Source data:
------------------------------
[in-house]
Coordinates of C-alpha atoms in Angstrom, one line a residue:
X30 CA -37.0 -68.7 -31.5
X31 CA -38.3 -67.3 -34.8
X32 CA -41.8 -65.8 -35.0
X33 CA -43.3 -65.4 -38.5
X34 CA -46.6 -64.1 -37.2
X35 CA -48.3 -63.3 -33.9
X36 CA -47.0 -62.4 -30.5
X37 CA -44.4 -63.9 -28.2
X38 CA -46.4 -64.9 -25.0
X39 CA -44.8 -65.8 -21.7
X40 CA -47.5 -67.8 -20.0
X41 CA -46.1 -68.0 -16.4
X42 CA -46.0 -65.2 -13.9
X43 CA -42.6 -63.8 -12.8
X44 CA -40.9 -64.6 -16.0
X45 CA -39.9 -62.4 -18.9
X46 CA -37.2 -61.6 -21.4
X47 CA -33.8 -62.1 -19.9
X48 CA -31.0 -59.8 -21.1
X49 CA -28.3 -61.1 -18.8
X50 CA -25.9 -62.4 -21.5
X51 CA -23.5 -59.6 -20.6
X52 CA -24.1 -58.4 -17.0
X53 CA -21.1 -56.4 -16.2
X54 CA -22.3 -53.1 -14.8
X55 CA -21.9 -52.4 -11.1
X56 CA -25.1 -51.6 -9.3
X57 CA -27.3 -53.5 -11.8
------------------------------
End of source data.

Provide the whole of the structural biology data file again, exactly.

[in-house]
Coordinates of C-alpha atoms in Angstrom, one line a residue:
X30 CA -37.0 -68.7 -31.5
X31 CA -38.3 -67.3 -34.8
X32 CA -41.8 -65.8 -35.0
X33 CA -43.3 -65.4 -38.5
X34 CA -46.6 -64.1 -37.2
X35 CA -48.3 -63.3 -33.9
X36 CA -47.0 -62.4 -30.5
X37 CA -44.4 -63.9 -28.2
X38 CA -46.4 -64.9 -25.0
X39 CA -44.8 -65.8 -21.7
X40 CA -47.5 -67.8 -20.0
X41 CA -46.1 -68.0 -16.4
X42 CA -46.0 -65.2 -13.9
X43 CA -42.6 -63.8 -12.8
X44 CA -40.9 -64.6 -16.0
X45 CA -39.9 -62.4 -18.9
X46 CA -37.2 -61.6 -21.4
X47 CA -33.8 -62.1 -19.9
X48 CA -31.0 -59.8 -21.1
X49 CA -28.3 -61.1 -18.8
X50 CA -25.9 -62.4 -21.5
X51 CA -23.5 -59.6 -20.6
X52 CA -24.1 -58.4 -17.0
X53 CA -21.1 -56.4 -16.2
X54 CA -22.3 -53.1 -14.8
X55 CA -21.9 -52.4 -11.1
X56 CA -25.1 -51.6 -9.3
X57 CA -27.3 -53.5 -11.8